If you’re in an unhappy marriage, chances are you’ve thought about staying married just for the sake of the children. We spoke with a developmental psychologist to understand the benefits and drawbacks of this approach to marriage.
Dr. Nancy Buck knows a lot about child development and parenting. She is a developmental psychologist, writer and teacher, and she works as a parenting coach for her company, Peaceful Parenting, Inc. We spoke with Dr. Buck about the challenges of parenting when couples are considering separation due to ongoing marital problems. She provided us with insight about marriage, divorce and how to make decisions when couples sense that they’re only staying together “for the sake of the children.”
The importance of an intact marriage
Generally speaking, parenting experts agree that the ideal parenting arrangement for child development occurs in the context of a happy marriage. From a practical standpoint, homes with two parents are less likely to experience the financial hardships that are more common in single-parent homes. But Dr. Buck added that the marital relationship between a mother and father also serves as the foundation of a child’s safety, security and feelings of love and belonging.
When parents separate, no matter how amicable the split, a child’s sense of security, safety and love is threatened and changed. Although the impact of the threat varies according to the child’s age and developmental stage, the threat is real and often overwhelming for children. “The stress and dissatisfaction will be experienced and expressed through emotions, physical ailments, worry and increased fears and anxieties,” said Dr. Buck. From a parenting standpoint, it’s best to avoid the threat altogether by building a happy and supportive marriage.
But what if we’re unhappy?
Unfortunately, many parents find themselves in a marital relationship that is unhappy, no matter how hard they try to build support and care for one another. These parents find themselves in a situation where they must weigh the fallout from two undesirable scenarios — divorcing or staying together for the children.
Dr. Buck was very clear that divorce negatively impacts children. Children of divorce, no matter their age, will experience stress and heartache when their home splits in two. But surprisingly, children of parents who stay together just for the children may also experience undesirable outcomes. Dr. Buck indicated that she’s sometimes seen the following problems in children who live in an unhappy home.
- Flawed perception. Children are extremely perceptive, and they are likely to discern unhappiness even when Mom and Dad are trying to appear happy for the kids. “Children are more tuned in to subtle, covert and nonverbal clues,” Dr. Buck said. “Most parents aren’t fooling anyone but themselves.” The perception of an unhappy home with a happy exterior can cause internal distress for children.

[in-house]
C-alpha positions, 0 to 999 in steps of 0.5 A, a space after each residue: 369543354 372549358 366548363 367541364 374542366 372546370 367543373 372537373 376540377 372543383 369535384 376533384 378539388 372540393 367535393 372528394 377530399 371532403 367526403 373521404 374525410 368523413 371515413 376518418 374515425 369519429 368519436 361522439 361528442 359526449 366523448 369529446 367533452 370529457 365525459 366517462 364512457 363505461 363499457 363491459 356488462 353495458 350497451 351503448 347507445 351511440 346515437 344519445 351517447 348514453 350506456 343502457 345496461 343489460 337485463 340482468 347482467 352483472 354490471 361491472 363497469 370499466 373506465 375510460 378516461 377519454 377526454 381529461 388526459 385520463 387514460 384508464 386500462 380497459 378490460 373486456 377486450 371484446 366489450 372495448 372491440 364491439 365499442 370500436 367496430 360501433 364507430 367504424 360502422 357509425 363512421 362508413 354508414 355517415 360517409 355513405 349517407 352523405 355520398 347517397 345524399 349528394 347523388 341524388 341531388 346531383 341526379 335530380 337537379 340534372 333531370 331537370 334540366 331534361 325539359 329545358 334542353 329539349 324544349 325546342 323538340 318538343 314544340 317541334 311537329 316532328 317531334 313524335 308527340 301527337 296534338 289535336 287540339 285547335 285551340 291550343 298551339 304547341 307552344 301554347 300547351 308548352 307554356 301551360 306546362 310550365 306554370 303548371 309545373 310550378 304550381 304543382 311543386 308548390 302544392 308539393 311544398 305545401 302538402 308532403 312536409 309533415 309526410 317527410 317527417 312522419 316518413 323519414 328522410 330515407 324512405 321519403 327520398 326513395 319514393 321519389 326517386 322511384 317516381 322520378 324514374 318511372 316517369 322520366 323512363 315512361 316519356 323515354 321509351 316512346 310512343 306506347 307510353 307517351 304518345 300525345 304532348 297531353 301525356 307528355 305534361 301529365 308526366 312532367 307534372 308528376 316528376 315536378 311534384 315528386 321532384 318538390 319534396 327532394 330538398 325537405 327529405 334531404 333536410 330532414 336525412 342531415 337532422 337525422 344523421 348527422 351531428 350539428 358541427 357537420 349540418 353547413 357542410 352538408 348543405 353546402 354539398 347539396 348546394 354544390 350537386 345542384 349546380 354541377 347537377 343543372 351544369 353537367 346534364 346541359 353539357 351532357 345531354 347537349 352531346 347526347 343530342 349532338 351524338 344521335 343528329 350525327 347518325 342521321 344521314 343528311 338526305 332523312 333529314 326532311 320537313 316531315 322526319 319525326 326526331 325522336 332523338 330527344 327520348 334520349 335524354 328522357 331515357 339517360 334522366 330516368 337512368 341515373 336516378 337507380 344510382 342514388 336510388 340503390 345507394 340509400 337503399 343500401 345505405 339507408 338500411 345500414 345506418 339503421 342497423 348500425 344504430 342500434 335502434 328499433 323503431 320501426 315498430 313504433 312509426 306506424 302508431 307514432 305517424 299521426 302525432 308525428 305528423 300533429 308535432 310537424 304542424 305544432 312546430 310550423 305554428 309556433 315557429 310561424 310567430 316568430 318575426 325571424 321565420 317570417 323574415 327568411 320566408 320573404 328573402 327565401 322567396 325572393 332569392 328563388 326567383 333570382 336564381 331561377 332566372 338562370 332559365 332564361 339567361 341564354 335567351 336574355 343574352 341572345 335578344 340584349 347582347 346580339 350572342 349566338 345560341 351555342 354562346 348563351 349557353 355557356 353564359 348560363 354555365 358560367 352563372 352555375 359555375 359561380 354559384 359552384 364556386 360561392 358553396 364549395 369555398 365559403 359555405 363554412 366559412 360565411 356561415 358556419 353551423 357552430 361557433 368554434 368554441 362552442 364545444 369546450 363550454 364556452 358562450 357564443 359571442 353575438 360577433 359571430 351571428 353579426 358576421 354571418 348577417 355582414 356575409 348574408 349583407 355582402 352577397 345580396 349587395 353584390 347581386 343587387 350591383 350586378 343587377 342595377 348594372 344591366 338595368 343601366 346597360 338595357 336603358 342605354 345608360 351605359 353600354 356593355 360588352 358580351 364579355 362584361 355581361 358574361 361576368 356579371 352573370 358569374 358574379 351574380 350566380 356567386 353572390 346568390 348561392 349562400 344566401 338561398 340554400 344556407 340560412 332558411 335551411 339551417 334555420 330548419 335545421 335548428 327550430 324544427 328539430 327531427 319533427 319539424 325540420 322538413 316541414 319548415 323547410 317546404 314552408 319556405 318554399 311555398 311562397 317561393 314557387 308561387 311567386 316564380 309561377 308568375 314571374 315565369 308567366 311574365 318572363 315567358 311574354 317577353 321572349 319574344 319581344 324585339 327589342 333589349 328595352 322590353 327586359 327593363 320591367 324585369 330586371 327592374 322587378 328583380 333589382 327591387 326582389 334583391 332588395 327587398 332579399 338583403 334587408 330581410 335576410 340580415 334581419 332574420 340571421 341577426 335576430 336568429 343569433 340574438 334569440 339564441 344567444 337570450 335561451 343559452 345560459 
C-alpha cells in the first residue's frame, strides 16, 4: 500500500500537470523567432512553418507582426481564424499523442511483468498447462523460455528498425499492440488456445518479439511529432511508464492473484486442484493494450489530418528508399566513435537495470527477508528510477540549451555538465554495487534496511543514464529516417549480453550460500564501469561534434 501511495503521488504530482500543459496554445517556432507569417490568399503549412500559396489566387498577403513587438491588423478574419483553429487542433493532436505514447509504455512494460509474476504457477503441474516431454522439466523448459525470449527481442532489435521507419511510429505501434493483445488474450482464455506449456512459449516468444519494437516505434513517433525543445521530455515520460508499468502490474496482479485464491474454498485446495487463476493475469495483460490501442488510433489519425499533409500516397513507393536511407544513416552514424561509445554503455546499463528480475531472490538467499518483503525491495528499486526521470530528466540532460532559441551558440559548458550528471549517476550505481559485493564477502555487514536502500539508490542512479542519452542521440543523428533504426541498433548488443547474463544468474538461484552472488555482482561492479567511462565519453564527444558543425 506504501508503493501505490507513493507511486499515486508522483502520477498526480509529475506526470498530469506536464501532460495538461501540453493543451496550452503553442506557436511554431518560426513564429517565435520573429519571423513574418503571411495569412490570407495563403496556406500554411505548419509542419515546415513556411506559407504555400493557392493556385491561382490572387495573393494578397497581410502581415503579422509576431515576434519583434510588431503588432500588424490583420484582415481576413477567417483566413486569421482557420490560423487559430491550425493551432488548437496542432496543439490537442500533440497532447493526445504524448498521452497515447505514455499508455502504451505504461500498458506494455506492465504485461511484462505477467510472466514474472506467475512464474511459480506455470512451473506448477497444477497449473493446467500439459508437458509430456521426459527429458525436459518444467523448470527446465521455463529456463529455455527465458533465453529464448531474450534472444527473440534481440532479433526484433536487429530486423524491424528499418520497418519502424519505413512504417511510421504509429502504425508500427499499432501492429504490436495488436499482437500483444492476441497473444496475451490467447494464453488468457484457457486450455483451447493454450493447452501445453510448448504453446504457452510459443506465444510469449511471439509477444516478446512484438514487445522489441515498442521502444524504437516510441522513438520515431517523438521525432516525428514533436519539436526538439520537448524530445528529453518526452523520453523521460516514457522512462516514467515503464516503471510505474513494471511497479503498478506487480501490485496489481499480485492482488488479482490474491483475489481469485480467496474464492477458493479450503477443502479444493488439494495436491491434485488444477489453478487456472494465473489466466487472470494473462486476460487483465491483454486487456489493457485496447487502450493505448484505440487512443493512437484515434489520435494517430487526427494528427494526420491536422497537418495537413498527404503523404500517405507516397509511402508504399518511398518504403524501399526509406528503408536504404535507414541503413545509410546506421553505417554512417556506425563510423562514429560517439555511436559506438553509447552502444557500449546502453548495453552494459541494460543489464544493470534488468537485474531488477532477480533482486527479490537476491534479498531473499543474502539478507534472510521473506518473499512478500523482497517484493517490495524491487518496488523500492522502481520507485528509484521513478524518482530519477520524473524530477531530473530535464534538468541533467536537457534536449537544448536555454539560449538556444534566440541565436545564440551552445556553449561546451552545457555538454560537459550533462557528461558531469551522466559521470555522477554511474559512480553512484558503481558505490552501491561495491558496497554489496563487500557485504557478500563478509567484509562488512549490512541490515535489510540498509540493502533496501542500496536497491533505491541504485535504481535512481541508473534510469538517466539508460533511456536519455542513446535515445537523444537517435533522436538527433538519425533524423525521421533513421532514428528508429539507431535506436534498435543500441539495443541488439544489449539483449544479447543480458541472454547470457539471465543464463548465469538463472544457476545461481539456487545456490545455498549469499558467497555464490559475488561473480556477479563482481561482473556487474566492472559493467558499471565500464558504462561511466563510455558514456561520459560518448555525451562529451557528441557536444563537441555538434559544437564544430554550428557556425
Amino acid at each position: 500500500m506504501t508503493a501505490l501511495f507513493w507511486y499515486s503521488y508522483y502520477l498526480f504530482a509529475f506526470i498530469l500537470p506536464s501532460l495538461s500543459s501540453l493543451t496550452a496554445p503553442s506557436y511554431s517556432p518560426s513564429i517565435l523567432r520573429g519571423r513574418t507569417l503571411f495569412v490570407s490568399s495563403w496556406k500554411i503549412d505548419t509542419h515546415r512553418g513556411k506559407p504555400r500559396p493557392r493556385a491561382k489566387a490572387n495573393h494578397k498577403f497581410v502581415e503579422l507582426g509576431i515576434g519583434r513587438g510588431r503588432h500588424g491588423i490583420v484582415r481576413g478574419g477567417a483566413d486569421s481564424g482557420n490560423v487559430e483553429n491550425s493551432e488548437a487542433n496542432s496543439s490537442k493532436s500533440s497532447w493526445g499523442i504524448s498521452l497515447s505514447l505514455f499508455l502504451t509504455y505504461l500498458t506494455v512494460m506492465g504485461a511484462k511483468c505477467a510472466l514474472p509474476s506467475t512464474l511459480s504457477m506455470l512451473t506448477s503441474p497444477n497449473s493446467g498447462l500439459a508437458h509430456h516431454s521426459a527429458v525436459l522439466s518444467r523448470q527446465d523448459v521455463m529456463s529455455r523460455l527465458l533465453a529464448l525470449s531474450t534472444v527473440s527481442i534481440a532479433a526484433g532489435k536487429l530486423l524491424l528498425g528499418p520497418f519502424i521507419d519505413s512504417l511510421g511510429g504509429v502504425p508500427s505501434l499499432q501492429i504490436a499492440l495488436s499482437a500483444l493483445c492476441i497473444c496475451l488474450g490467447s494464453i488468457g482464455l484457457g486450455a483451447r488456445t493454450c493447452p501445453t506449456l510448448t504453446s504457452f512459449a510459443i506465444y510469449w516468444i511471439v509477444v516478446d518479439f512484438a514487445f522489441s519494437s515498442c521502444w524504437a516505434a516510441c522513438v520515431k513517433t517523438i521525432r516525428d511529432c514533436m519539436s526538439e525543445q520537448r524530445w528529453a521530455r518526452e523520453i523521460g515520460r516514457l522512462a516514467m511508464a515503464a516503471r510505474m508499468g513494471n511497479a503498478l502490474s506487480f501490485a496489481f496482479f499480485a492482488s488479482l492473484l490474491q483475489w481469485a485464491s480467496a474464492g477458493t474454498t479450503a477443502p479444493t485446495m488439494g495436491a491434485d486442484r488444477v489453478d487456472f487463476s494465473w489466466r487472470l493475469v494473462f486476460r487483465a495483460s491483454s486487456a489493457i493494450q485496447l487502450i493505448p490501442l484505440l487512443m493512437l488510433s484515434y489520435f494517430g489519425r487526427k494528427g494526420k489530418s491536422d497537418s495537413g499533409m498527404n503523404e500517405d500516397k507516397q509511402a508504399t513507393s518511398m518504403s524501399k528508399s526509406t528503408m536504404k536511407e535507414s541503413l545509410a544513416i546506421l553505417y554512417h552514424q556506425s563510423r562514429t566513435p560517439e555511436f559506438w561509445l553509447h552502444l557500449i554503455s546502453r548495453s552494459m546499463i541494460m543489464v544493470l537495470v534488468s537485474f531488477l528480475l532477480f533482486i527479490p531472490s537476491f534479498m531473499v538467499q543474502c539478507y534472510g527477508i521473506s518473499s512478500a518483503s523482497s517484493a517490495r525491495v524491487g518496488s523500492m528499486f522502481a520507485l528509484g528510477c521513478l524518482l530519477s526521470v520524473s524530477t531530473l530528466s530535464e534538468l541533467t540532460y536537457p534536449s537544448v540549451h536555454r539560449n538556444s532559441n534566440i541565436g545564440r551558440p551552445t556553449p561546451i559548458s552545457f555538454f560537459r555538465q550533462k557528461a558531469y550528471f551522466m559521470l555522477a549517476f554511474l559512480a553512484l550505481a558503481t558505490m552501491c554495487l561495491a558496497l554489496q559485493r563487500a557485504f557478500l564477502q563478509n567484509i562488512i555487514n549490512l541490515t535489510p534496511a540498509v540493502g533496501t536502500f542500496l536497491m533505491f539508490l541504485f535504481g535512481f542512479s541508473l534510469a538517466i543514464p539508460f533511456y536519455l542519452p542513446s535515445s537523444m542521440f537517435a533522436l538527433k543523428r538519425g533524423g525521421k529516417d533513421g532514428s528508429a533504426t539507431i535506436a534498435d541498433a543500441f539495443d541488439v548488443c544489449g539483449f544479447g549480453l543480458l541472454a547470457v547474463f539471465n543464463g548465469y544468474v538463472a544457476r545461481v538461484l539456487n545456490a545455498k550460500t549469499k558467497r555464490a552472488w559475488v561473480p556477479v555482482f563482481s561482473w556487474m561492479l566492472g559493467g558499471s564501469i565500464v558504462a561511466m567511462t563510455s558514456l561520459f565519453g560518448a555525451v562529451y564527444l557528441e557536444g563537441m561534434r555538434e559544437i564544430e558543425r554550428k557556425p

- Parentification. If Mom or Dad is unhappy, children are sometimes cast in a caretaker role for their own parents. This means that the child may actually try to take care of their mom or dad’s emotions about the marriage, which can negatively impact development and their future relationships.
- Distrust. Parents who stay together for the kids but put on a happy front are, in some ways, practicing dishonesty in the home. Children may perceive this dishonesty and grow to distrust what they see at face value.
- Unhealthy role models. Children who grow up in an unhealthy home lack good role models for how a loving and supportive relationship should look. With unhealthy role models, the child may not know how to navigate romantic relationships effectively in his or her own adulthood.
It’s up to parents to decide how they want to manage an unhappy marital relationship, but it’s important to note that both divorce and staying in an unhappy relationship can negatively impact children. So what can you do to give your kids the best possible outcomes in a challenging situation?
How to weigh your options
Many parents want step-by-step instructions for how to manage their unhappy marriage in front of the children. Unfortunately, there are no easy answers because both parenting and marriage are complex and variable. Dr. Buck suggested the following ways to address parental discord, rather than calling the lawyer or sweeping the problems under the rug.
- Call a third party for help. Whether you and your spouse choose to stay together or to separate, it’s important to call a counselor, pastor or coach to try to work on your issues. “The ideal answer,” said Dr. Buck, “is for two parents to work together with a third party to create strategies for parenting together and handling disagreements together. Unfortunately this rarely happens. But in my experience, if parents know how to figure out these problems respectfully, they won’t head further toward divorce.” Ideally, parents should work together to turn an unhappy marriage into a happy one.
- Read books or attend classes. Address marital problems head-on by gathering information through classes or books. It doesn’t help children if parents simply pretend that problems don’t exist in the marriage. If you’re able, talk about problems and work through them on your own.
- Practice honesty. If you choose to remain in an unhappy marriage, practice honesty with your kids. Don’t act as though problems don’t exist and don’t rely on your children to care for your emotions.
Ultimately, the choice to remain married or to separate is personal. But before you make your choice, ensure that you have all the facts and that you’ve tried to make the marriage work. A happy and supportive marriage is always the best-case scenario, but you’ll need to make pragmatic and responsible decisions if a happy marriage is not possible for you and your spouse.